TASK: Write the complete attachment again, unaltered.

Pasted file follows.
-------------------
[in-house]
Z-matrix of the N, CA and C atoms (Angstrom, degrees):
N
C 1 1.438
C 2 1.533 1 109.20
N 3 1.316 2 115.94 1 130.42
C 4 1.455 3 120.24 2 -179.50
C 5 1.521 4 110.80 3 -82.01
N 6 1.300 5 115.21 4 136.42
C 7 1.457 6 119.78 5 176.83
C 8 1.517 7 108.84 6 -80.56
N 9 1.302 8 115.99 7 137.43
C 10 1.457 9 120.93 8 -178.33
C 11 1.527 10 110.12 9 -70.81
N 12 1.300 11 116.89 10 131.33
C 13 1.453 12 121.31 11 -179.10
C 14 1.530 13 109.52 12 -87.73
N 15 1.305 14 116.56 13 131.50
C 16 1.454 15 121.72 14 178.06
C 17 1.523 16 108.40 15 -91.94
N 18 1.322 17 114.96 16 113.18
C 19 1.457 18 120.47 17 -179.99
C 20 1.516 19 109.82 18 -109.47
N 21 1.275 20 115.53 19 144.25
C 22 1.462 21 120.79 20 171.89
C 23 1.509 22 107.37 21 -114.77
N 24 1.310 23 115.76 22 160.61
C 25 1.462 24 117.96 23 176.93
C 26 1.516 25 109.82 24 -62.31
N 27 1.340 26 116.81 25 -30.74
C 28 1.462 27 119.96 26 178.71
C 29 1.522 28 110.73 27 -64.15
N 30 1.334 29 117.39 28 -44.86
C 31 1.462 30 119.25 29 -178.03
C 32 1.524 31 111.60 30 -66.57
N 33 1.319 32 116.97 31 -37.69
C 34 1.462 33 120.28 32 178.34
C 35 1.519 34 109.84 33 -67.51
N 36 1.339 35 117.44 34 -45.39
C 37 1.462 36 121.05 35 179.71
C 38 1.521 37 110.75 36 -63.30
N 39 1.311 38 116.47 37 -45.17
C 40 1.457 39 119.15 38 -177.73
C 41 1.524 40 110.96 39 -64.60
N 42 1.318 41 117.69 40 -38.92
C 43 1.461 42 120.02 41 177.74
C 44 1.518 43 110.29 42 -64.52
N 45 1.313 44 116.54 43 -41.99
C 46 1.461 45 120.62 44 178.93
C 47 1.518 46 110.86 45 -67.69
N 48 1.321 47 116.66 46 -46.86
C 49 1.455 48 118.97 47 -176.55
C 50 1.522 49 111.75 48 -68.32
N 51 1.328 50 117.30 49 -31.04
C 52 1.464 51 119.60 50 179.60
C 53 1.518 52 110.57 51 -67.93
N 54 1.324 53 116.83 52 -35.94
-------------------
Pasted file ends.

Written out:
[in-house]
Z-matrix of the N, CA and C atoms (Angstrom, degrees):
N
C 1 1.438
C 2 1.533 1 109.20
N 3 1.316 2 115.94 1 130.42
C 4 1.455 3 120.24 2 -179.50
C 5 1.521 4 110.80 3 -82.01
N 6 1.300 5 115.21 4 136.42
C 7 1.457 6 119.78 5 176.83
C 8 1.517 7 108.84 6 -80.56
N 9 1.302 8 115.99 7 137.43
C 10 1.457 9 120.93 8 -178.33
C 11 1.527 10 110.12 9 -70.81
N 12 1.300 11 116.89 10 131.33
C 13 1.453 12 121.31 11 -179.10
C 14 1.530 13 109.52 12 -87.73
N 15 1.305 14 116.56 13 131.50
C 16 1.454 15 121.72 14 178.06
C 17 1.523 16 108.40 15 -91.94
N 18 1.322 17 114.96 16 113.18
C 19 1.457 18 120.47 17 -179.99
C 20 1.516 19 109.82 18 -109.47
N 21 1.275 20 115.53 19 144.25
C 22 1.462 21 120.79 20 171.89
C 23 1.509 22 107.37 21 -114.77
N 24 1.310 23 115.76 22 160.61
C 25 1.462 24 117.96 23 176.93
C 26 1.516 25 109.82 24 -62.31
N 27 1.340 26 116.81 25 -30.74
C 28 1.462 27 119.96 26 178.71
C 29 1.522 28 110.73 27 -64.15
N 30 1.334 29 117.39 28 -44.86
C 31 1.462 30 119.25 29 -178.03
C 32 1.524 31 111.60 30 -66.57
N 33 1.319 32 116.97 31 -37.69
C 34 1.462 33 120.28 32 178.34
C 35 1.519 34 109.84 33 -67.51
N 36 1.339 35 117.44 34 -45.39
C 37 1.462 36 121.05 35 179.71
C 38 1.521 37 110.75 36 -63.30
N 39 1.311 38 116.47 37 -45.17
C 40 1.457 39 119.15 38 -177.73
C 41 1.524 40 110.96 39 -64.60
N 42 1.318 41 117.69 40 -38.92
C 43 1.461 42 120.02 41 177.74
C 44 1.518 43 110.29 42 -64.52
N 45 1.313 44 116.54 43 -41.99
C 46 1.461 45 120.62 44 178.93
C 47 1.518 46 110.86 45 -67.69
N 48 1.321 47 116.66 46 -46.86
C 49 1.455 48 118.97 47 -176.55
C 50 1.522 49 111.75 48 -68.32
N 51 1.328 50 117.30 49 -31.04
C 52 1.464 51 119.60 50 179.60
C 53 1.518 52 110.57 51 -67.93
N 54 1.324 53 116.83 52 -35.94